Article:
The Marine Board, part of the Transportation Research Board of the National Academies of Sciences, Engineering and Medicine, toured the Olmsted Locks and Dam in Olmsted, Illinois May 15 as part of their three-day spring meeting held in Paducah, Kentucky.
The Marine Board is a source of expertise on maritime transportation and technology which identifies research needs and provides a forum for exchange of information relating to new technologies, laws and regulations, economics, the environment and other issues affecting the marine transportation system.
Before their arrival at Olmsted, the stage was set by Mike Braden, Engineering Design Branch chief, and former Olmsted Division chief, during a presentation in Paducah highlighting “Inland Waterways Infrastructure Projects and the Bigger Picture.” Using Olmsted Locks and Dam as a case study the presentation focused on how current policies affect project delivery of inland waterways infrastructure projects.
“These funding constraints play a significant role at the operational level on project delivery,” said Braden, who briefly described the challenges that the mega-project faced and the key factors that allowed for its completion.
“Efficient funding enabled the team to turn this project around,” Braden said. “That day in 2013 [when the project received the Post Authorization Change Report] was a big day for the project. You can see what our delivery teams can do when you turn them loose.”
Attendees had the opportunity to see the project — the Corps’ largest since the construction of the Panama Canal — later that afternoon.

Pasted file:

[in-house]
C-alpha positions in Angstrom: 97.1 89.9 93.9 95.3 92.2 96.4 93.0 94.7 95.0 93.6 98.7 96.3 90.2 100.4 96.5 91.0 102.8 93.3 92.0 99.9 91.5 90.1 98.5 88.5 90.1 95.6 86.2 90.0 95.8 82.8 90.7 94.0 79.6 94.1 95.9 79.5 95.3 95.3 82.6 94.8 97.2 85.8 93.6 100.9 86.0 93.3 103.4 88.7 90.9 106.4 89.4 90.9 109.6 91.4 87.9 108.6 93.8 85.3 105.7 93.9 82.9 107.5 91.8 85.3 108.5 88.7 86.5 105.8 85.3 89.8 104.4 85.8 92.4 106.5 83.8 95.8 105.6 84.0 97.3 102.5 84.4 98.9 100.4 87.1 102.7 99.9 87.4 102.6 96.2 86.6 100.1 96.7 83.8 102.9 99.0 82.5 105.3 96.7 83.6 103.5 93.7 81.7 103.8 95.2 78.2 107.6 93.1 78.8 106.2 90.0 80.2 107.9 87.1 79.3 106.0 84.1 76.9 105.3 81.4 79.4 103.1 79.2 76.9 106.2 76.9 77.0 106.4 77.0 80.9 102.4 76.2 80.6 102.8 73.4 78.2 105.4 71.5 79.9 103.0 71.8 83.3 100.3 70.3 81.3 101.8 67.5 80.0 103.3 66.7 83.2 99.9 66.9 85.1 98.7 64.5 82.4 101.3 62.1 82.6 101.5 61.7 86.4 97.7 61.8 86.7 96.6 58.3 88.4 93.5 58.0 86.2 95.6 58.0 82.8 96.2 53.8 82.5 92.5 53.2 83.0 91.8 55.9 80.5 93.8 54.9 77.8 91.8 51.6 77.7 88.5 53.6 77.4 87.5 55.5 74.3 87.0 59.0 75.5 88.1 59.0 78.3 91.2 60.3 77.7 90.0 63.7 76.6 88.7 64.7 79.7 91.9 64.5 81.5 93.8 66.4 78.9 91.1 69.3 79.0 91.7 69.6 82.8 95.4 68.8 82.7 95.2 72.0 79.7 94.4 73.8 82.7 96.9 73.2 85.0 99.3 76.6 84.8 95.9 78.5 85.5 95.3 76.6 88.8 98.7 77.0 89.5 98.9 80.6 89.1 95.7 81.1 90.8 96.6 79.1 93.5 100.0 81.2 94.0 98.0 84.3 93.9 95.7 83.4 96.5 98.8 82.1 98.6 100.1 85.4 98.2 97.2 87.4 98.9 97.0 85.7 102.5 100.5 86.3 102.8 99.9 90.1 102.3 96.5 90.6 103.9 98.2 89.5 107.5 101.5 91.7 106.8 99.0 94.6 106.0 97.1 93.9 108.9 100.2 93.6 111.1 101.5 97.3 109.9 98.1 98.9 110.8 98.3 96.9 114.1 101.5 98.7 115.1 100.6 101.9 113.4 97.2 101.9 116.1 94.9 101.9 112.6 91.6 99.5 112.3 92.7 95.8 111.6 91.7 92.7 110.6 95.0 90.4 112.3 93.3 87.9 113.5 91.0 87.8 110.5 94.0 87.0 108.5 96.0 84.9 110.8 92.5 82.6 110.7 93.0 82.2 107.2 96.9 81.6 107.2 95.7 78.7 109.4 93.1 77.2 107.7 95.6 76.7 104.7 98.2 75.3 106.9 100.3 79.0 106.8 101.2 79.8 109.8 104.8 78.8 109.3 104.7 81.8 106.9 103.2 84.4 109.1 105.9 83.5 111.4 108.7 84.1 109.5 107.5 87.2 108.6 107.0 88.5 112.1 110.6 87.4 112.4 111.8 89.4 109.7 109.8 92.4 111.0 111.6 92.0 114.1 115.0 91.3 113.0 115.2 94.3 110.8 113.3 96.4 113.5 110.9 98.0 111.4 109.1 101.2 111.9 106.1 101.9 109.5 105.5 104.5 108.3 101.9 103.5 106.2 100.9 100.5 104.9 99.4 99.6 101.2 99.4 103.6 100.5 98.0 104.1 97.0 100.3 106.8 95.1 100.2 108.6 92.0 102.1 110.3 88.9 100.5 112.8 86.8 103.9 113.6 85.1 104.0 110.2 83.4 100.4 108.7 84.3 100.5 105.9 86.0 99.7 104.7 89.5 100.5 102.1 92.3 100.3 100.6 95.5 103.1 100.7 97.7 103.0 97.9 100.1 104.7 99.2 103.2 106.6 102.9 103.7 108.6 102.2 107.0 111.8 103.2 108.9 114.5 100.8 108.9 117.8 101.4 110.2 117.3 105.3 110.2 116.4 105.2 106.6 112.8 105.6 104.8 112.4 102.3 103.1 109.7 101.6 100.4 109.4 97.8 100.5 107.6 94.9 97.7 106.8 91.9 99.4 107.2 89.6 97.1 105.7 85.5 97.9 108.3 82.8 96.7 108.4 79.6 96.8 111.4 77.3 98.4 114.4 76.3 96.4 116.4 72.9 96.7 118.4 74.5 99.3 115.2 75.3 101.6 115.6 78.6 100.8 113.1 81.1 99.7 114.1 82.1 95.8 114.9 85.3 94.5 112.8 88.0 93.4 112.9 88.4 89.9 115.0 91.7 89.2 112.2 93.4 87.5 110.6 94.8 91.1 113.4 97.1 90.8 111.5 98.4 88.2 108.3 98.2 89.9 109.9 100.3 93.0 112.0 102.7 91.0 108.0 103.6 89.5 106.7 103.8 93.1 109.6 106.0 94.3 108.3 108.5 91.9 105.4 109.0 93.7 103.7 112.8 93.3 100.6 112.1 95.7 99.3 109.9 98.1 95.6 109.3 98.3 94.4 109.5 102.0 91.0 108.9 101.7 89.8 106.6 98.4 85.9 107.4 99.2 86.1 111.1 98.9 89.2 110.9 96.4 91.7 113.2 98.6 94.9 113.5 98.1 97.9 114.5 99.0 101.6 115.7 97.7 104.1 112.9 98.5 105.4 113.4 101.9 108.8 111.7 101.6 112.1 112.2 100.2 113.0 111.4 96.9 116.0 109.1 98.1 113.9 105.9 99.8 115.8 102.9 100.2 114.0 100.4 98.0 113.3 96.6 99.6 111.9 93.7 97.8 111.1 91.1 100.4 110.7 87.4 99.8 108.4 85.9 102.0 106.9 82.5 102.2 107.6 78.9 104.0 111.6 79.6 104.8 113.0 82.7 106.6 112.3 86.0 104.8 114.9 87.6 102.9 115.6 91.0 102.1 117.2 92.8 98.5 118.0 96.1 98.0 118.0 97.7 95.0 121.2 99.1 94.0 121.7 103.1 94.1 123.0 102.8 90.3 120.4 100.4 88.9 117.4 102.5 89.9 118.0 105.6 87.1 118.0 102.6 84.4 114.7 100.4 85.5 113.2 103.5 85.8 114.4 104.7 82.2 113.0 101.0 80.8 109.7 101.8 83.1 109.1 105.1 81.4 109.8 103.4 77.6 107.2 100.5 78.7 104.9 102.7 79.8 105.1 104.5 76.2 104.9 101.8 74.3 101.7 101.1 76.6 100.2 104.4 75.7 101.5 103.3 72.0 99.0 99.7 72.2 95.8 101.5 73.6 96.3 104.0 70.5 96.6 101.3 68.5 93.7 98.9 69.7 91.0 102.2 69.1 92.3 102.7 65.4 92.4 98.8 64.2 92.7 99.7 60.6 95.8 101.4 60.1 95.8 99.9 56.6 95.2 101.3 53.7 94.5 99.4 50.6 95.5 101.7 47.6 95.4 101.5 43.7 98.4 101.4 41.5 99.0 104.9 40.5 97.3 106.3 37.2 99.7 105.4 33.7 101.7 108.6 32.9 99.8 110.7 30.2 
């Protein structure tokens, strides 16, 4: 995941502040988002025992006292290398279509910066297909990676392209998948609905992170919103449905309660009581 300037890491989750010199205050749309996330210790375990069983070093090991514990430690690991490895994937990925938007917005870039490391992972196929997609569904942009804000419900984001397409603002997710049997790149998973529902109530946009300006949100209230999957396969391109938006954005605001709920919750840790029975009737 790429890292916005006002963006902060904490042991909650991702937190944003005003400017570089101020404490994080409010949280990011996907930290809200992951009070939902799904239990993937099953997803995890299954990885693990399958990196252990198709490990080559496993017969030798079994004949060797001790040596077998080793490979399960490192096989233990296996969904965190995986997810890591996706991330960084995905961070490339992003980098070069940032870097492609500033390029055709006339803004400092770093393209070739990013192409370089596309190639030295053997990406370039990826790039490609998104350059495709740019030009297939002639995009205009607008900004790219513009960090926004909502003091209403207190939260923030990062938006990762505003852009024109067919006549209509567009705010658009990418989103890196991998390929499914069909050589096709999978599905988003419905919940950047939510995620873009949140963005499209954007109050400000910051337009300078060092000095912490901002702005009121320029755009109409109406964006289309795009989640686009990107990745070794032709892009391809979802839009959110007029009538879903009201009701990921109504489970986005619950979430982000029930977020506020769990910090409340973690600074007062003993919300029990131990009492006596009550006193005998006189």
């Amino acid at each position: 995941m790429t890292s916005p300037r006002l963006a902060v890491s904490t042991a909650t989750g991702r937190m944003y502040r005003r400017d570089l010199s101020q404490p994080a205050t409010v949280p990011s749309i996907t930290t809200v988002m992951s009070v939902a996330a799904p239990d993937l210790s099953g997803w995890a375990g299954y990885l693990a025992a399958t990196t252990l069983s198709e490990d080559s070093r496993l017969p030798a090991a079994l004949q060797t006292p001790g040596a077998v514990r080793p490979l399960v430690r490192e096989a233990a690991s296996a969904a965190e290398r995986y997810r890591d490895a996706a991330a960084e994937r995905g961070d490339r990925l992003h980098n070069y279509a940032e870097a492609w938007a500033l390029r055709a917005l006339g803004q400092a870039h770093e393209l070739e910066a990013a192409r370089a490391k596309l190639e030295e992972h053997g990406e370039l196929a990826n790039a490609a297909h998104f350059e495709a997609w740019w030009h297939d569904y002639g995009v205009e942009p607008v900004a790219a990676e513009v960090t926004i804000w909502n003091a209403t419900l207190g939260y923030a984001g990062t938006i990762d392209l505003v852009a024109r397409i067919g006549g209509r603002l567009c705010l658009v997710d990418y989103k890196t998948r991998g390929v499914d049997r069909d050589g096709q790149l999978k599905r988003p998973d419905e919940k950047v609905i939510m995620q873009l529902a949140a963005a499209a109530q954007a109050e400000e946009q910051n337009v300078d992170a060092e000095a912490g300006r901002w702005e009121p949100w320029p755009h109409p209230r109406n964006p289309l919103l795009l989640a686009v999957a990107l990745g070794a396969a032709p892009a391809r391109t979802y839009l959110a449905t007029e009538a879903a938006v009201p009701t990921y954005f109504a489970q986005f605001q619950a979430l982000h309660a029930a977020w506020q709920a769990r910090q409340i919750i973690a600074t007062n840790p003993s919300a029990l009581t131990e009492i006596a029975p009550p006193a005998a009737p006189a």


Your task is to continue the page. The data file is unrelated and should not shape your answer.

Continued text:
“We’ve been following it for a number of years so this has been quite a treat to actually see it come to fruition,” said Rajiv Khandpur, U.S. Coast Guard, Waterways and Ocean Policy chief.
Olmsted Lockmaster Shane Byassee, provided the group of 27 marine board members and federal sponsors with an overview presentation on site before leading a tour to the wicket test pit and control tower. He explained that due to its location at the hub of the inland waterways system more than 90 million tons of commodities pass through Olmsted annually.
“Understanding the great importance of the inland waterways system, the Marine Board planned this trip to Olmsted to examine this infrastructure which we understand to be the lynchpin for commerce on the system,” said Scott Brotemarkle, Marine Board Program director.
In addition to the tour on site Louisville District operations staff served as representatives for panel sessions during the course of the three-day meeting. Shawn Kenney, Locks and Dams Assistant Operations manager served on a panel discussing institutional considerations for the inland waterways. Tim Fudge, Operations Division chief, participated in a panel discussion facilitated by Marine Board Member retired Lt. Gen. Thomas Bostick, who served as the 53rd Chief of Engineers for USACE. The discussion which focused on system infrastructure challenges and opportunities.